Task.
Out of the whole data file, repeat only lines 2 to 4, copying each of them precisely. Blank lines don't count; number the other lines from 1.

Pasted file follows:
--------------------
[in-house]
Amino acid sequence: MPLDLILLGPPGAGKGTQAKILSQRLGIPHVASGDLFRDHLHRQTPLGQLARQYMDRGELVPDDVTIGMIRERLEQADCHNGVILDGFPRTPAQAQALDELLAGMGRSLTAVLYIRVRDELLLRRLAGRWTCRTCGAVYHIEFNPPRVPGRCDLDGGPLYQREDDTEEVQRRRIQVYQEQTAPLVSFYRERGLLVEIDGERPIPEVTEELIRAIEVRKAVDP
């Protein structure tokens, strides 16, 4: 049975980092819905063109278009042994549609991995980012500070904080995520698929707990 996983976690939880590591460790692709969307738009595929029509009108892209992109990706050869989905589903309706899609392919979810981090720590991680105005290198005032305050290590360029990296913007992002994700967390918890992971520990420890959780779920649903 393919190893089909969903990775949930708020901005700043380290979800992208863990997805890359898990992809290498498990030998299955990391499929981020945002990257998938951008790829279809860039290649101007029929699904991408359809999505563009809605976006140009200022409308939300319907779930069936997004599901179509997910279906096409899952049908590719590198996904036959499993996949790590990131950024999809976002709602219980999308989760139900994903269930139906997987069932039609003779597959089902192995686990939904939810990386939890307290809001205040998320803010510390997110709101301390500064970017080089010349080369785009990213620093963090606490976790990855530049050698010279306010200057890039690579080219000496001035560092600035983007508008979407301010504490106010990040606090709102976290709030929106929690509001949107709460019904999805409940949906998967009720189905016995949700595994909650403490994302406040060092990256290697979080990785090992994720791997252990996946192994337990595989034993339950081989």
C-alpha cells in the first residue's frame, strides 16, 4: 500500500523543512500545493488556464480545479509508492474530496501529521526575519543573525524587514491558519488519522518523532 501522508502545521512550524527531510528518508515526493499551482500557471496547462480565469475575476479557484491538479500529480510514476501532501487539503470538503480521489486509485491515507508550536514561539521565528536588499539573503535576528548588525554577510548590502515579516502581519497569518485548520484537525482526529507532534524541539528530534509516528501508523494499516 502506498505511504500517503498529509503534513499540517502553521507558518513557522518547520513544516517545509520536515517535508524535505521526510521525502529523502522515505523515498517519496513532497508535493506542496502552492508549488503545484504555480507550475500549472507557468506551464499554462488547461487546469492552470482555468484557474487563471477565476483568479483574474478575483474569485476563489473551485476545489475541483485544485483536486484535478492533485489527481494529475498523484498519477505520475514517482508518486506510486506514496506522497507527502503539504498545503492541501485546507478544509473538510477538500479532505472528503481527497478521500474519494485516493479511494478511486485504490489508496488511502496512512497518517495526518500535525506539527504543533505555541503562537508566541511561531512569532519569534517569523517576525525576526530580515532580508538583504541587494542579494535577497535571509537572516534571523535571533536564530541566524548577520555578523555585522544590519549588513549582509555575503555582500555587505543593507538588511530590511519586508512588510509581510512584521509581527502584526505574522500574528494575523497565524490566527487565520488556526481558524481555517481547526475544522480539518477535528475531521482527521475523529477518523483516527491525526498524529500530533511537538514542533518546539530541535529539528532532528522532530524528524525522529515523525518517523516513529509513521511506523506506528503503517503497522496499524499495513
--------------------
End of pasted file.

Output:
Amino acid sequence: MPLDLILLGPPGAGKGTQAKILSQRLGIPHVASGDLFRDHLHRQTPLGQLARQYMDRGELVPDDVTIGMIRERLEQADCHNGVILDGFPRTPAQAQALDELLAGMGRSLTAVLYIRVRDELLLRRLAGRWTCRTCGAVYHIEFNPPRVPGRCDLDGGPLYQREDDTEEVQRRRIQVYQEQTAPLVSFYRERGLLVEIDGERPIPEVTEELIRAIEVRKAVDP
């Protein structure tokens, strides 16, 4: 049975980092819905063109278009042994549609991995980012500070904080995520698929707990 996983976690939880590591460790692709969307738009595929029509009108892209992109990706050869989905589903309706899609392919979810981090720590991680105005290198005032305050290590360029990296913007992002994700967390918890992971520990420890959780779920649903 393919190893089909969903990775949930708020901005700043380290979800992208863990997805890359898990992809290498498990030998299955990391499929981020945002990257998938951008790829279809860039290649101007029929699904991408359809999505563009809605976006140009200022409308939300319907779930069936997004599901179509997910279906096409899952049908590719590198996904036959499993996949790590990131950024999809976002709602219980999308989760139900994903269930139906997987069932039609003779597959089902192995686990939904939810990386939890307290809001205040998320803010510390997110709101301390500064970017080089010349080369785009990213620093963090606490976790990855530049050698010279306010200057890039690579080219000496001035560092600035983007508008979407301010504490106010990040606090709102976290709030929106929690509001949107709460019904999805409940949906998967009720189905016995949700595994909650403490994302406040060092990256290697979080990785090992994720791997252990996946192994337990595989034993339950081989």
C-alpha cells in the first residue's frame, strides 16, 4: 500500500523543512500545493488556464480545479509508492474530496501529521526575519543573525524587514491558519488519522518523532 501522508502545521512550524527531510528518508515526493499551482500557471496547462480565469475575476479557484491538479500529480510514476501532501487539503470538503480521489486509485491515507508550536514561539521565528536588499539573503535576528548588525554577510548590502515579516502581519497569518485548520484537525482526529507532534524541539528530534509516528501508523494499516 502506498505511504500517503498529509503534513499540517502553521507558518513557522518547520513544516517545509520536515517535508524535505521526510521525502529523502522515505523515498517519496513532497508535493506542496502552492508549488503545484504555480507550475500549472507557468506551464499554462488547461487546469492552470482555468484557474487563471477565476483568479483574474478575483474569485476563489473551485476545489475541483485544485483536486484535478492533485489527481494529475498523484498519477505520475514517482508518486506510486506514496506522497507527502503539504498545503492541501485546507478544509473538510477538500479532505472528503481527497478521500474519494485516493479511494478511486485504490489508496488511502496512512497518517495526518500535525506539527504543533505555541503562537508566541511561531512569532519569534517569523517576525525576526530580515532580508538583504541587494542579494535577497535571509537572516534571523535571533536564530541566524548577520555578523555585522544590519549588513549582509555575503555582500555587505543593507538588511530590511519586508512588510509581510512584521509581527502584526505574522500574528494575523497565524490566527487565520488556526481558524481555517481547526475544522480539518477535528475531521482527521475523529477518523483516527491525526498524529500530533511537538514542533518546539530541535529539528532532528522532530524528524525522529515523525518517523516513529509513521511506523506506528503503517503497522496499524499495513